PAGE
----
Tuesday, December 18, 2012

Confession: I used to be a feminist.

Today's confession:

For many years I identified myself as a feminist. 

It was something that developed in my late teens and in college as a way to rebel...still not sure who I was rebelling against... society? Mormon culture? Men? I don't even know.

 I knew I believed in my faith but was annoyed by the culture of women who I figured were all secretly Prozac-popping, unhappy desperate housewives forced to stay home and bake cookies.

I distinctly remember after watching "You've Got Mail" in high school fantasizing about cutting my hair short like Meg Ryan (which I did) and living in the city with my dog and my business... Oh wait she ends up with the guy in the end...I think I just loved Meg Ryan. What else did you need?  Sex in the City in college added to these fantasies about living a single and sexy life in a big city. Who needed anything else but girl friends and fashion?  My goal was to pursue a PhD in psychology and then one day have my own radio talk show... and a dog. Perhaps I would one day marry and have children and he would be able to accommodate to MY lifestyle and perhaps even stay home so I could fulfill my life long dream?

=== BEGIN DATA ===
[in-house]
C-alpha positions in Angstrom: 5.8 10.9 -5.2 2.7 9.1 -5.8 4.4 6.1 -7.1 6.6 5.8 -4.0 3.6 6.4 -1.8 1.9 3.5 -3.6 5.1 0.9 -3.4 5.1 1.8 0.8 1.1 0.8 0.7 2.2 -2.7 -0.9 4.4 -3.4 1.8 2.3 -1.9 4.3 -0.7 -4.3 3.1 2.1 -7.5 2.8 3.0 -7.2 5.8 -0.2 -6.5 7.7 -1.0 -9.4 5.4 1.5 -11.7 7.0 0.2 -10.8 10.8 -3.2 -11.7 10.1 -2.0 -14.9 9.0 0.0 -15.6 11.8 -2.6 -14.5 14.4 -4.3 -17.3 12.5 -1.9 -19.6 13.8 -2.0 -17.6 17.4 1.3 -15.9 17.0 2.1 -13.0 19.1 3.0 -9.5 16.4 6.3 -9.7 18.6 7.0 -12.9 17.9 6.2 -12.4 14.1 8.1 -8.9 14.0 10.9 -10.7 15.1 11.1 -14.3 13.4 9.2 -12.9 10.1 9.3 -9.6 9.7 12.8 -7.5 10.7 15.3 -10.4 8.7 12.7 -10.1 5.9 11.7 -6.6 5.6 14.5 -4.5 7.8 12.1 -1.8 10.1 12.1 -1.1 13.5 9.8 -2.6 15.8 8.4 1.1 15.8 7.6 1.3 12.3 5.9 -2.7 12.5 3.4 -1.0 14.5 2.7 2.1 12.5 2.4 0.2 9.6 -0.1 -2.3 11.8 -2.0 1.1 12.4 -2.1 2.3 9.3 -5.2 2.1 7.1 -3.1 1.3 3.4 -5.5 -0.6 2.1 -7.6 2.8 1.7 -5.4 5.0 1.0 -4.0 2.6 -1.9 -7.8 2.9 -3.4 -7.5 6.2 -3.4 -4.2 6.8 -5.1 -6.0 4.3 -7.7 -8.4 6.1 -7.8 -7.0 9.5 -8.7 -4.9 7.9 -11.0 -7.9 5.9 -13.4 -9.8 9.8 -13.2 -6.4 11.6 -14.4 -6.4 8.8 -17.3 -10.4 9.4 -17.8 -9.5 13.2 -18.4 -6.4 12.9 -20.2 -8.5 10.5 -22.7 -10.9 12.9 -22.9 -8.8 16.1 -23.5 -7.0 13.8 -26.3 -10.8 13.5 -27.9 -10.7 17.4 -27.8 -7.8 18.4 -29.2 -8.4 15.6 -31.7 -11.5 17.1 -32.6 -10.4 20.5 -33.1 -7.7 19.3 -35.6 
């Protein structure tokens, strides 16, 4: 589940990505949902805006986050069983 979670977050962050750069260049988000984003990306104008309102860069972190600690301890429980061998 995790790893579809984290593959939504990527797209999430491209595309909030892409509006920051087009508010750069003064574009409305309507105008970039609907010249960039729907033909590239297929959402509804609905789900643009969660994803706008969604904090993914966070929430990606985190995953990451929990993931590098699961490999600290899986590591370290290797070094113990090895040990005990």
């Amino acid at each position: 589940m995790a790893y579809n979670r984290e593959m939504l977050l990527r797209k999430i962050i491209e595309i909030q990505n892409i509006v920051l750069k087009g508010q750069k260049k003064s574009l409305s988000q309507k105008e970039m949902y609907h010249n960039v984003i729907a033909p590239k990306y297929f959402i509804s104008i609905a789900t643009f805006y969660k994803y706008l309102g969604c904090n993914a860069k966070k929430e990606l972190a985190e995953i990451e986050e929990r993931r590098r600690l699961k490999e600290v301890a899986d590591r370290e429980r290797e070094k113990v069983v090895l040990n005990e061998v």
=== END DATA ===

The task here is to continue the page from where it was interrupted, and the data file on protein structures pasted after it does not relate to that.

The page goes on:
Well, needless to say- neither of those fantisicies happened.

I never moved to the city with my dog.
I DID fall in love and marry my husband...although, I didn't change my last name for years.
 I DID go to graduate school.
I DID pursue my career. 

And after 6 years of marriage, I DID get pregnant.

Another confession...

During that time, I was having a difficult time getting excited... or at least showing it. I felt like I had to explain to all my non-married and non-parent friends who were well into their careers a reason for my decision. I began to feel slightly resentful towards my husband. "How come his life doesn't have to change at all but mine does? How come he doesn't have to get fat and sacrifice his body for this little human? He has no idea what it is like to stay home all day because he still gets to go to work and do adult things." 

Blah Blah Blah.